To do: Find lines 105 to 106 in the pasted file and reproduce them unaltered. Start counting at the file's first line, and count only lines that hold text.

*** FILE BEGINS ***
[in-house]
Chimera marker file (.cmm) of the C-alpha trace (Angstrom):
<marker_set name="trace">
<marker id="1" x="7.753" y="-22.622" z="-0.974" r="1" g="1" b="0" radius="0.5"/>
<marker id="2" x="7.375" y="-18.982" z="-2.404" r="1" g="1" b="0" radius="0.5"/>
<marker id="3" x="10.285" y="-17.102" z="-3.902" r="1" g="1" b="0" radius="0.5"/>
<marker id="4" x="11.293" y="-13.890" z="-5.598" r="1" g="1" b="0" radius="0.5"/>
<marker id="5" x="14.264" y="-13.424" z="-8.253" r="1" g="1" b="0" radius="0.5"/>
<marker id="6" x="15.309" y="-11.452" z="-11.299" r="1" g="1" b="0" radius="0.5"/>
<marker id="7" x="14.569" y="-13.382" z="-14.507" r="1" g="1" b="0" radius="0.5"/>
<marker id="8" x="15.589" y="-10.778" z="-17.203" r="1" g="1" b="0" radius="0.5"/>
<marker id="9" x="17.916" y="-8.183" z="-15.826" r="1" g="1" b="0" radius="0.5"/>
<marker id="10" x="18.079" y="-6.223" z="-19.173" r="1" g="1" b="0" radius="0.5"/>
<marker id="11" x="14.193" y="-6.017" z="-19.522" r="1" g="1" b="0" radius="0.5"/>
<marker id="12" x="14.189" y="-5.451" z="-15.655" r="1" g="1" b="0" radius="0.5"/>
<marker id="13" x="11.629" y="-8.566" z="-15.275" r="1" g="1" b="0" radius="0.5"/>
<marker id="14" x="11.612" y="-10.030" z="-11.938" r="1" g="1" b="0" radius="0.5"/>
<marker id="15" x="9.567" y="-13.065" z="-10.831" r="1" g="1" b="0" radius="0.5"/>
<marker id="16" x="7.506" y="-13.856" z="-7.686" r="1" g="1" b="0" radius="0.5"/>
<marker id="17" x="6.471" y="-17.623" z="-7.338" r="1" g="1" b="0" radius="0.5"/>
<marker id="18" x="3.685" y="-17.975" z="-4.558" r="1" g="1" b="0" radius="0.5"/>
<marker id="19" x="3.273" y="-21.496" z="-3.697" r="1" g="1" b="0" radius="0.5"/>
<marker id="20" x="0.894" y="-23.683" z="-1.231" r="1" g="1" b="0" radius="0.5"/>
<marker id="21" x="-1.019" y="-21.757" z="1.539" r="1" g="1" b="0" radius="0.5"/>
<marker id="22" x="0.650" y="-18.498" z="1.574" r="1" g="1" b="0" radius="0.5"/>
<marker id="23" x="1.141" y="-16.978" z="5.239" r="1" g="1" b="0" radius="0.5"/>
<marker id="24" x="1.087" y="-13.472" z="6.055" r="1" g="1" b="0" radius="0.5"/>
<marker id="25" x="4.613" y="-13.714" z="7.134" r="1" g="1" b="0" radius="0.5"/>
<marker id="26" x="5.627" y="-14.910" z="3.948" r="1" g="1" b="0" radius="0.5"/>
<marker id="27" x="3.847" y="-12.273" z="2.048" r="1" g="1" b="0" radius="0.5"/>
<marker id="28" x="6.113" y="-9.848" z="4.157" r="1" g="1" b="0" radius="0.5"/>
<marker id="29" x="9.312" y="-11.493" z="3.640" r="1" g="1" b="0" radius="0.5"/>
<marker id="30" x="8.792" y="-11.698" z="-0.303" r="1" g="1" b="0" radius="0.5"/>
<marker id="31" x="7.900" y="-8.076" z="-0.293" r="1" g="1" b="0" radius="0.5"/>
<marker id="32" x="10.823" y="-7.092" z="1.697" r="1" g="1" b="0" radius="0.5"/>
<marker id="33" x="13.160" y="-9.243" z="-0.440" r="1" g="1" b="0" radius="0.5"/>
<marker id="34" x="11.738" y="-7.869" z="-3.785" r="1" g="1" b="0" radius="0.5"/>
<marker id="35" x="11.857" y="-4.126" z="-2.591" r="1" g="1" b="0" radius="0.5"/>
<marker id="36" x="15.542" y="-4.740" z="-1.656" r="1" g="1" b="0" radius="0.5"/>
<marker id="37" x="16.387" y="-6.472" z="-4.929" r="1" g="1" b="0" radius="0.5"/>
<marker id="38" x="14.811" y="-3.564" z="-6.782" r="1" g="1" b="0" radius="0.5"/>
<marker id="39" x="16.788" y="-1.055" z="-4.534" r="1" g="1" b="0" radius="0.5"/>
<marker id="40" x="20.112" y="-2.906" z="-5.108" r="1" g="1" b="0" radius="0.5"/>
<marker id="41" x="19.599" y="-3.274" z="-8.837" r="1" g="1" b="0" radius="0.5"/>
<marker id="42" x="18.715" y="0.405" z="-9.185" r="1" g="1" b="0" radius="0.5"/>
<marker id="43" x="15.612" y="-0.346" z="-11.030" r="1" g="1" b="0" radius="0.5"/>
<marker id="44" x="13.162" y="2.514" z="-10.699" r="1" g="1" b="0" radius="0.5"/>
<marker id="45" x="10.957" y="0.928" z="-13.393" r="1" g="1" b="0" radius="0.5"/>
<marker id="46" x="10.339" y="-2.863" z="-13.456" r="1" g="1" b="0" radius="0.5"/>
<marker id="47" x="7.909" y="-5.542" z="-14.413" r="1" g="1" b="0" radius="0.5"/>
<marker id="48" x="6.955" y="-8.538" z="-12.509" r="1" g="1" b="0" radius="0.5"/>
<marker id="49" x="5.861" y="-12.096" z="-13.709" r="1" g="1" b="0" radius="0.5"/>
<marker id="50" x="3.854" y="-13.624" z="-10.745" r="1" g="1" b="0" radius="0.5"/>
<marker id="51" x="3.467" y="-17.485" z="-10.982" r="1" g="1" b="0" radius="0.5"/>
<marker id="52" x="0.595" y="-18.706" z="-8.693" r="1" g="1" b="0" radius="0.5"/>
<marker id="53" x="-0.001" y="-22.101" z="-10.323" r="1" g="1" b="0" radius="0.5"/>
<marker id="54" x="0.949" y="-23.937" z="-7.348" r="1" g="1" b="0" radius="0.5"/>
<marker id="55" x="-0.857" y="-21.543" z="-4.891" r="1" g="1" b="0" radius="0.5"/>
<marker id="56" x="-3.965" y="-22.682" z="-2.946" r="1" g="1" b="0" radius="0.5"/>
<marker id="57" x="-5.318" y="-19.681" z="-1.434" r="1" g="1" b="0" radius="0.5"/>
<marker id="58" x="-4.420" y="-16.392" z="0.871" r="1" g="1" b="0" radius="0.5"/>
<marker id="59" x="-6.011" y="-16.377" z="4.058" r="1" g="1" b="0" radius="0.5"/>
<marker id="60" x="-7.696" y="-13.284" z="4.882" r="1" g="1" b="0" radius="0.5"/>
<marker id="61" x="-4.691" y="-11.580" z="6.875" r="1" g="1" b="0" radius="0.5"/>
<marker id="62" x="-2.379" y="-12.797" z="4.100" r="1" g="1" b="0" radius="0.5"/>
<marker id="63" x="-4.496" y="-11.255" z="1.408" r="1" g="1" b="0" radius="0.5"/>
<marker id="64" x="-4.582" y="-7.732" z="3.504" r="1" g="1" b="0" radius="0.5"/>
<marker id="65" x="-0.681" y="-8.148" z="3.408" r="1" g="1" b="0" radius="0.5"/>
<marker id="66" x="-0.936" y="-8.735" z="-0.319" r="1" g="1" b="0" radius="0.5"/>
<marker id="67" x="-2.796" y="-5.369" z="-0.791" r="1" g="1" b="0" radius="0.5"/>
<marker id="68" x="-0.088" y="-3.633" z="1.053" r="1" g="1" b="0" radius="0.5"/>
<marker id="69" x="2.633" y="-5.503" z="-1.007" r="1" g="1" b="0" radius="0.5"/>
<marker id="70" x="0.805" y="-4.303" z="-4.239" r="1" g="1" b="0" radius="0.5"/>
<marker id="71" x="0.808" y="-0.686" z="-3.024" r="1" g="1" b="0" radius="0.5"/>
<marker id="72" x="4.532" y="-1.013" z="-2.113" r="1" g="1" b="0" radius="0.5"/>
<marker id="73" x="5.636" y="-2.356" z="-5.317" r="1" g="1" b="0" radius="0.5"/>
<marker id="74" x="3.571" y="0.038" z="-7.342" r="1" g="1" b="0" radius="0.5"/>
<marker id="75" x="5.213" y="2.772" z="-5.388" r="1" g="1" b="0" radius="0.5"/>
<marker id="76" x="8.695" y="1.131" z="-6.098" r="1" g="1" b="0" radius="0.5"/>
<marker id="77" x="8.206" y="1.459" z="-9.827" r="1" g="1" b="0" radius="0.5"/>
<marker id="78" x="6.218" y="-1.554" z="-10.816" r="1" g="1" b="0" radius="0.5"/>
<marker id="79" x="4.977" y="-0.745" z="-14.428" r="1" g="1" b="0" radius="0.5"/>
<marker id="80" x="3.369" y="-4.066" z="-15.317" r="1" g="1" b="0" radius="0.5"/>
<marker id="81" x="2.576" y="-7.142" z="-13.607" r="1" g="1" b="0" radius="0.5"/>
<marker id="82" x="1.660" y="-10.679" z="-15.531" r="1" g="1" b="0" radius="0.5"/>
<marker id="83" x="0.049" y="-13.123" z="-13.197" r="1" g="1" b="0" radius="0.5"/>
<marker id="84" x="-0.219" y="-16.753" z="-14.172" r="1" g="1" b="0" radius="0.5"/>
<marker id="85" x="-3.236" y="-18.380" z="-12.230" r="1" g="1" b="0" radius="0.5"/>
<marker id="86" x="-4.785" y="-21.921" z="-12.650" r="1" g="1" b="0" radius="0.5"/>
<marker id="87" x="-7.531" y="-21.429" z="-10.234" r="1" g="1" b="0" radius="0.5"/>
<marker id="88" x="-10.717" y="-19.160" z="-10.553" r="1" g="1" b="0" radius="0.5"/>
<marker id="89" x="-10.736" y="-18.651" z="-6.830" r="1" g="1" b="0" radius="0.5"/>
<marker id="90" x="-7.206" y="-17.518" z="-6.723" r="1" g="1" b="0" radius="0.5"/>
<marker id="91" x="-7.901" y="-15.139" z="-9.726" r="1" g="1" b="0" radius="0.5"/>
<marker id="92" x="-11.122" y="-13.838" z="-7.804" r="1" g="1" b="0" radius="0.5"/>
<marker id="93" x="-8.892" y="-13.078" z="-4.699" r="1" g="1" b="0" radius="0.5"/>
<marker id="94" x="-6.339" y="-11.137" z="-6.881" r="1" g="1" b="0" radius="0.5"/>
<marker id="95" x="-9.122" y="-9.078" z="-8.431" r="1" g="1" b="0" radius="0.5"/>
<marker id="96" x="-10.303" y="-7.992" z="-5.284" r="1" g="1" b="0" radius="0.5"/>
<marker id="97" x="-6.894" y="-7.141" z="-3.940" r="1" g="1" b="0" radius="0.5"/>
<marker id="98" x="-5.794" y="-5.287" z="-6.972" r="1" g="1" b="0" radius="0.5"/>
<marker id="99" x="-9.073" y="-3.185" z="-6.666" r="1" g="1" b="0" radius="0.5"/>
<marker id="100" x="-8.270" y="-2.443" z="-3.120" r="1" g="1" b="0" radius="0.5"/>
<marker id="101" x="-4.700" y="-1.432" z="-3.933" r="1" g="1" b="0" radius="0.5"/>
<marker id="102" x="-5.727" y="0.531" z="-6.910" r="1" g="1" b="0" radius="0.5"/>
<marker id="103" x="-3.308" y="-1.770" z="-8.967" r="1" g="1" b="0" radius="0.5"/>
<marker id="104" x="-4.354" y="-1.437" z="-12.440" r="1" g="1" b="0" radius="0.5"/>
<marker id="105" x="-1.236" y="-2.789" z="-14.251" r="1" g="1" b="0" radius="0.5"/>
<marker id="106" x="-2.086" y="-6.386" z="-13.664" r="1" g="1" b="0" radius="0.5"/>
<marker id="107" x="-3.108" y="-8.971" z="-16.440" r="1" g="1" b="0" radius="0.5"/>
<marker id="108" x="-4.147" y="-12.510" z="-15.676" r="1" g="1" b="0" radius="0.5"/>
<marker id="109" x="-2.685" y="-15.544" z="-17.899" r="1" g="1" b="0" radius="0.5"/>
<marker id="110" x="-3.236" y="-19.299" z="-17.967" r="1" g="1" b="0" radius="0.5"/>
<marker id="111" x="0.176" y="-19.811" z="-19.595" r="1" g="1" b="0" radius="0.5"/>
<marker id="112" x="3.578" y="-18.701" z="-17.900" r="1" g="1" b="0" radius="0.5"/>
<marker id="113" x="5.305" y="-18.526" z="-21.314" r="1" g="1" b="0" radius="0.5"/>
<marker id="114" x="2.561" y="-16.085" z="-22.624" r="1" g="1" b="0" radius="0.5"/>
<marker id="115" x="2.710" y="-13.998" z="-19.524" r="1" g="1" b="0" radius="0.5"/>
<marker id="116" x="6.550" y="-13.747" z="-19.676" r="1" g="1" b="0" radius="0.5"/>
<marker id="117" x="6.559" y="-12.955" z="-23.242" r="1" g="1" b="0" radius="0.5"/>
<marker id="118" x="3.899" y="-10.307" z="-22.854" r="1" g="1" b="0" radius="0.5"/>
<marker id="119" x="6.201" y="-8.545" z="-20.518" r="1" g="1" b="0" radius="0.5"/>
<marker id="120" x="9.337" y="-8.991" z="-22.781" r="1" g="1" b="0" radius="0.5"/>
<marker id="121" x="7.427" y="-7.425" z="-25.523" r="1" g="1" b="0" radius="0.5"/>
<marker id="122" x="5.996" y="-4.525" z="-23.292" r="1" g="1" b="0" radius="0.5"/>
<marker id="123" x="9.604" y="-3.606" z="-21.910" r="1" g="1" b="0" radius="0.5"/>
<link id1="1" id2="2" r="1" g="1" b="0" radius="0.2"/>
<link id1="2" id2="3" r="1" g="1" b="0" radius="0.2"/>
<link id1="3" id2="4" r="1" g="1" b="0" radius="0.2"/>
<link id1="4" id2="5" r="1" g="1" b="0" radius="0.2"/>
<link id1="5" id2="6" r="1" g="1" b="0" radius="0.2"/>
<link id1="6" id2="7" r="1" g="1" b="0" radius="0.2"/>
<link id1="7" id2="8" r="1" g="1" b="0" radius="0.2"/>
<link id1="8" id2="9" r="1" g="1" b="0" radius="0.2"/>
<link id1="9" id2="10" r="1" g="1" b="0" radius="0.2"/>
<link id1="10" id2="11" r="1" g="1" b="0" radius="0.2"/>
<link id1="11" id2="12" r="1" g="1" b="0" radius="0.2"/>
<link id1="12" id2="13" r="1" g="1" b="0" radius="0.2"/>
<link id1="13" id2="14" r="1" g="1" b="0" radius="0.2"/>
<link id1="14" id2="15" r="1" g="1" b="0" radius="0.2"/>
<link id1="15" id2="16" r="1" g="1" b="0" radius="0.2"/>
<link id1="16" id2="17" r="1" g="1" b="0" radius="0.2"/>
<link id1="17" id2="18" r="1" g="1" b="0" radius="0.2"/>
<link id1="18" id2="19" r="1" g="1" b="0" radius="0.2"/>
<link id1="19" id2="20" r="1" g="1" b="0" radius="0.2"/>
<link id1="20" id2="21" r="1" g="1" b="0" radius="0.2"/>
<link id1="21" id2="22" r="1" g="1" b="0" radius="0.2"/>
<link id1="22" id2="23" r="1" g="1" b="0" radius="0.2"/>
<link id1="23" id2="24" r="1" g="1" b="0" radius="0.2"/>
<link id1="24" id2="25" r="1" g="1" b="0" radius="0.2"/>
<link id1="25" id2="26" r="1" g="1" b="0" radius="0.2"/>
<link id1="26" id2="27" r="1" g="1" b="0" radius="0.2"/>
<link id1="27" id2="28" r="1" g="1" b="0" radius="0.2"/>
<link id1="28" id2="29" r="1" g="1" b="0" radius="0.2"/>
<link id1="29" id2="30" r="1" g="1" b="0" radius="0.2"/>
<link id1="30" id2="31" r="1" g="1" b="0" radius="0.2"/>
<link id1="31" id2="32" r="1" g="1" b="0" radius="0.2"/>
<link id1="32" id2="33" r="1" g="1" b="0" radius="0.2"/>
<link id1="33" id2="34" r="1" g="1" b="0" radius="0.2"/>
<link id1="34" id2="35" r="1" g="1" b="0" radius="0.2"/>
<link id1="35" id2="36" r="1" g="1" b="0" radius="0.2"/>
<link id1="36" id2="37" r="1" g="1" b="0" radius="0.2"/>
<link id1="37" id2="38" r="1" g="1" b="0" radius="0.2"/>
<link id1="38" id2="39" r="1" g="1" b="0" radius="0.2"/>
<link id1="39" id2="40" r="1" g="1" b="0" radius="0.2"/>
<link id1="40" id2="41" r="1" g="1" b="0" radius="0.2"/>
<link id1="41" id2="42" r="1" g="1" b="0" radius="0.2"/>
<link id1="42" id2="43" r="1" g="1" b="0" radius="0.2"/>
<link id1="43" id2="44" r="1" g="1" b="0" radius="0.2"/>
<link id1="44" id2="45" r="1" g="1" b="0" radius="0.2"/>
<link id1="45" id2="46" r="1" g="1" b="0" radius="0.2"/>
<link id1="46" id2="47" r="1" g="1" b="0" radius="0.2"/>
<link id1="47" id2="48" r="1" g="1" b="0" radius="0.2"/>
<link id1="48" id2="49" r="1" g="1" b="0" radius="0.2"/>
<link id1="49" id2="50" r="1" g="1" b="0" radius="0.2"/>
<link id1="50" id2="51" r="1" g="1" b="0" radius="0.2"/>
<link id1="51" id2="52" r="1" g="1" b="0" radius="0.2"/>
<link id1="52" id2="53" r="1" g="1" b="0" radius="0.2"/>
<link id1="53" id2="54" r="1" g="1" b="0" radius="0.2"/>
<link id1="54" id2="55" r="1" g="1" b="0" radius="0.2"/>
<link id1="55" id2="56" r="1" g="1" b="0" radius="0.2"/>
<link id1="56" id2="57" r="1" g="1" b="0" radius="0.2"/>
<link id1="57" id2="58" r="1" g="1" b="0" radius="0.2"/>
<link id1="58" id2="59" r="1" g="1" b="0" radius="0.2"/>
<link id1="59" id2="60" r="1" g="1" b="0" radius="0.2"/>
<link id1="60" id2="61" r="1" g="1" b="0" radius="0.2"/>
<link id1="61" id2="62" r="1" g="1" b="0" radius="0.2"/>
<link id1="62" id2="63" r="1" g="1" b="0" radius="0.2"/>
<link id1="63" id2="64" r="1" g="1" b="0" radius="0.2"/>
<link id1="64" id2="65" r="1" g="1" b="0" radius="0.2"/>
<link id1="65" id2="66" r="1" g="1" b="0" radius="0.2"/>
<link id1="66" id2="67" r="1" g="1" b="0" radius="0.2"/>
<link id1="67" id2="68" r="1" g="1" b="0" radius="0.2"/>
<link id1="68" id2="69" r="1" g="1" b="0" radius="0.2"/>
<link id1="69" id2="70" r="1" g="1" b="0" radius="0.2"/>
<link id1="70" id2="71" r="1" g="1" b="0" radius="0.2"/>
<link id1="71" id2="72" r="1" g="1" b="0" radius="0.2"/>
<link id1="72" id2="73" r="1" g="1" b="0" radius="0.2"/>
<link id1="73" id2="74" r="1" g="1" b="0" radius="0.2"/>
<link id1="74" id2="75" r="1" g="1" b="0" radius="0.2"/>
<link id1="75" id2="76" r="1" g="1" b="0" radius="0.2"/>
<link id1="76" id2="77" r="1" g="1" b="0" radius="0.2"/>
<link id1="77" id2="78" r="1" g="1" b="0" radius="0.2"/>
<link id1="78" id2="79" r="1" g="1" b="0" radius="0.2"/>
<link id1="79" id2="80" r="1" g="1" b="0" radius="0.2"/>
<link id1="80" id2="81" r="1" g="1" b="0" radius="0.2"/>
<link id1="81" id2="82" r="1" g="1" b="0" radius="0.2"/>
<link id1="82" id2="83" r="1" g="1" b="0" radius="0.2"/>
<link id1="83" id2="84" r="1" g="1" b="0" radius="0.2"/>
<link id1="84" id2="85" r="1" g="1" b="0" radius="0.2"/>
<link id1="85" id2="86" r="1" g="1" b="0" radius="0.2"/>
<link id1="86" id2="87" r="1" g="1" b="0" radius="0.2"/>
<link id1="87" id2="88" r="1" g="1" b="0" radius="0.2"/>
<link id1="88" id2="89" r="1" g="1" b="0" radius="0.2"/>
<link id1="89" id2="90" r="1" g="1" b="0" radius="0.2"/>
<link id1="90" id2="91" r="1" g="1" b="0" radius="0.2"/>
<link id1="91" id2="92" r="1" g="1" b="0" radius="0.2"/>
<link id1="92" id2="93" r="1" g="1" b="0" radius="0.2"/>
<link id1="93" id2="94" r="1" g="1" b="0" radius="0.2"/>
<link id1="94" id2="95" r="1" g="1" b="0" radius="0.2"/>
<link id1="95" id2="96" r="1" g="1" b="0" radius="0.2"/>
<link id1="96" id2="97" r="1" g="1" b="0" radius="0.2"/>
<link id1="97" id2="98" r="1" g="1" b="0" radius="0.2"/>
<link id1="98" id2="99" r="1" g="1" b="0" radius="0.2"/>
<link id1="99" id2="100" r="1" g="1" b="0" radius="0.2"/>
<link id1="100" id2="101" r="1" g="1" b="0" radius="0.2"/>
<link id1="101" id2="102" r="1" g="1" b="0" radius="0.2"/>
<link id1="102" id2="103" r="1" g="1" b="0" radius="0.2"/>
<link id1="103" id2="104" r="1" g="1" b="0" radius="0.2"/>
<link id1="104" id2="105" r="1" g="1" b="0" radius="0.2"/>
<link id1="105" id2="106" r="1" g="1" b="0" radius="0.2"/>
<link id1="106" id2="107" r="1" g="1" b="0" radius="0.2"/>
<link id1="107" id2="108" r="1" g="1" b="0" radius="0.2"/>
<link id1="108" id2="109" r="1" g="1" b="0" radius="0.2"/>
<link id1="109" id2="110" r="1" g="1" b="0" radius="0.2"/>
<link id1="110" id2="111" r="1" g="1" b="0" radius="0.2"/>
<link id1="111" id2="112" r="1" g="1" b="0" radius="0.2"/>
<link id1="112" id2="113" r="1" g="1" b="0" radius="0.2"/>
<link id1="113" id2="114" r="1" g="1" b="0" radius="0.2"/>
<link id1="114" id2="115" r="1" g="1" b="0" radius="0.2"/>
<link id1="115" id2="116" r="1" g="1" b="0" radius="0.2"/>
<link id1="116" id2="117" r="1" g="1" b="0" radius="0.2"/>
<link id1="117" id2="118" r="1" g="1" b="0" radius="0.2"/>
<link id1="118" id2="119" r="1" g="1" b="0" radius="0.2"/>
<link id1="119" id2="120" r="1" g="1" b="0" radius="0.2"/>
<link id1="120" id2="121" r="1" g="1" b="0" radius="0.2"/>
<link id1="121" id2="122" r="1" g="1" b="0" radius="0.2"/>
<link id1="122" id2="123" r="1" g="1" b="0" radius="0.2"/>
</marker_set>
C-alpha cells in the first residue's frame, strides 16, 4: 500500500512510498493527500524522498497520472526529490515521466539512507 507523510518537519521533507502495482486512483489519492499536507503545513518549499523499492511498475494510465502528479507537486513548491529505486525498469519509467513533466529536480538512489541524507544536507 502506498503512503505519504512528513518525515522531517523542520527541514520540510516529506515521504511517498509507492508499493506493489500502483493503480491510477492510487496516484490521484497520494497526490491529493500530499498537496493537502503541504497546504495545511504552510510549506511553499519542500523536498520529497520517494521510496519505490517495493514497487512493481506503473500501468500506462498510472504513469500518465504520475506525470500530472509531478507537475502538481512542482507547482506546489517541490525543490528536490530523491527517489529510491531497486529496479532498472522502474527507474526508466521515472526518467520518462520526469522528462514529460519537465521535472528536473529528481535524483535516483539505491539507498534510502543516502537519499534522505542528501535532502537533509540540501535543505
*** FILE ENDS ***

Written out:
<marker id="102" x="-5.727" y="0.531" z="-6.910" r="1" g="1" b="0" radius="0.5"/>
<marker id="103" x="-3.308" y="-1.770" z="-8.967" r="1" g="1" b="0" radius="0.5"/>